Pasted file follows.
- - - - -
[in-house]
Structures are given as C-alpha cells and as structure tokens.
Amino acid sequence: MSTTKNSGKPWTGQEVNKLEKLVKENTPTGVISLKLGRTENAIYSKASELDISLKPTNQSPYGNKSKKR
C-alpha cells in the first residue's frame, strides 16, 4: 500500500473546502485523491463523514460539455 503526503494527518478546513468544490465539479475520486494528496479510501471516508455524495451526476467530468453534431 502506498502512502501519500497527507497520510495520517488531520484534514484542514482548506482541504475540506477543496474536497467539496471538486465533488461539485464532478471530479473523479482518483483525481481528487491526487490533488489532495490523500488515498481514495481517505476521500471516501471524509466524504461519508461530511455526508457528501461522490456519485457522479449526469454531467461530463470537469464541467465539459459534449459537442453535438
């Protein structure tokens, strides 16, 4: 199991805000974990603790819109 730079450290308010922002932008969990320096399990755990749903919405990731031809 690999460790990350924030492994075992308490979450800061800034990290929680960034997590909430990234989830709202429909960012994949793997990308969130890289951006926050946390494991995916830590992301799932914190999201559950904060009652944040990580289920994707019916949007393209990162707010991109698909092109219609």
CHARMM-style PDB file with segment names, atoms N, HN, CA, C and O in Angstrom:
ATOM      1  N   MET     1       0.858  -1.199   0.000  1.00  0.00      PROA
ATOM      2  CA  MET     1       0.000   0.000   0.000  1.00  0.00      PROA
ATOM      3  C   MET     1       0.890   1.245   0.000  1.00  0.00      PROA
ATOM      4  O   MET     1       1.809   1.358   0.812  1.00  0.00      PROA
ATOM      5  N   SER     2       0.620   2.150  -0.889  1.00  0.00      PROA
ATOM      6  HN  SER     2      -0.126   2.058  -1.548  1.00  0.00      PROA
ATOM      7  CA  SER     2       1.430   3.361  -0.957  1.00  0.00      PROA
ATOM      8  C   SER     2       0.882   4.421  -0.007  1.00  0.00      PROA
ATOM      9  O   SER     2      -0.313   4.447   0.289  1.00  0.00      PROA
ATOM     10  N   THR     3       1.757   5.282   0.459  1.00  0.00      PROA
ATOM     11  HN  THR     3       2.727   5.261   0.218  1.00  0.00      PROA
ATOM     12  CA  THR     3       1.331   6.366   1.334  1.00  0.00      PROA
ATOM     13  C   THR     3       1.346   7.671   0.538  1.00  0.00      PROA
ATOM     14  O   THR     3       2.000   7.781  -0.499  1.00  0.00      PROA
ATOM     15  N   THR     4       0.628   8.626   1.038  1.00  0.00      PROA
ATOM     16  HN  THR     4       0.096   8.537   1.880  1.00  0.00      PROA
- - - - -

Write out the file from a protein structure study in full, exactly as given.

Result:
[in-house]
Structures are given as C-alpha cells and as structure tokens.
Amino acid sequence: MSTTKNSGKPWTGQEVNKLEKLVKENTPTGVISLKLGRTENAIYSKASELDISLKPTNQSPYGNKSKKR
C-alpha cells in the first residue's frame, strides 16, 4: 500500500473546502485523491463523514460539455 503526503494527518478546513468544490465539479475520486494528496479510501471516508455524495451526476467530468453534431 502506498502512502501519500497527507497520510495520517488531520484534514484542514482548506482541504475540506477543496474536497467539496471538486465533488461539485464532478471530479473523479482518483483525481481528487491526487490533488489532495490523500488515498481514495481517505476521500471516501471524509466524504461519508461530511455526508457528501461522490456519485457522479449526469454531467461530463470537469464541467465539459459534449459537442453535438
């Protein structure tokens, strides 16, 4: 199991805000974990603790819109 730079450290308010922002932008969990320096399990755990749903919405990731031809 690999460790990350924030492994075992308490979450800061800034990290929680960034997590909430990234989830709202429909960012994949793997990308969130890289951006926050946390494991995916830590992301799932914190999201559950904060009652944040990580289920994707019916949007393209990162707010991109698909092109219609």
CHARMM-style PDB file with segment names, atoms N, HN, CA, C and O in Angstrom:
ATOM      1  N   MET     1       0.858  -1.199   0.000  1.00  0.00      PROA
ATOM      2  CA  MET     1       0.000   0.000   0.000  1.00  0.00      PROA
ATOM      3  C   MET     1       0.890   1.245   0.000  1.00  0.00      PROA
ATOM      4  O   MET     1       1.809   1.358   0.812  1.00  0.00      PROA
ATOM      5  N   SER     2       0.620   2.150  -0.889  1.00  0.00      PROA
ATOM      6  HN  SER     2      -0.126   2.058  -1.548  1.00  0.00      PROA
ATOM      7  CA  SER     2       1.430   3.361  -0.957  1.00  0.00      PROA
ATOM      8  C   SER     2       0.882   4.421  -0.007  1.00  0.00      PROA
ATOM      9  O   SER     2      -0.313   4.447   0.289  1.00  0.00      PROA
ATOM     10  N   THR     3       1.757   5.282   0.459  1.00  0.00      PROA
ATOM     11  HN  THR     3       2.727   5.261   0.218  1.00  0.00      PROA
ATOM     12  CA  THR     3       1.331   6.366   1.334  1.00  0.00      PROA
ATOM     13  C   THR     3       1.346   7.671   0.538  1.00  0.00      PROA
ATOM     14  O   THR     3       2.000   7.781  -0.499  1.00  0.00      PROA
ATOM     15  N   THR     4       0.628   8.626   1.038  1.00  0.00      PROA
ATOM     16  HN  THR     4       0.096   8.537   1.880  1.00  0.00      PROA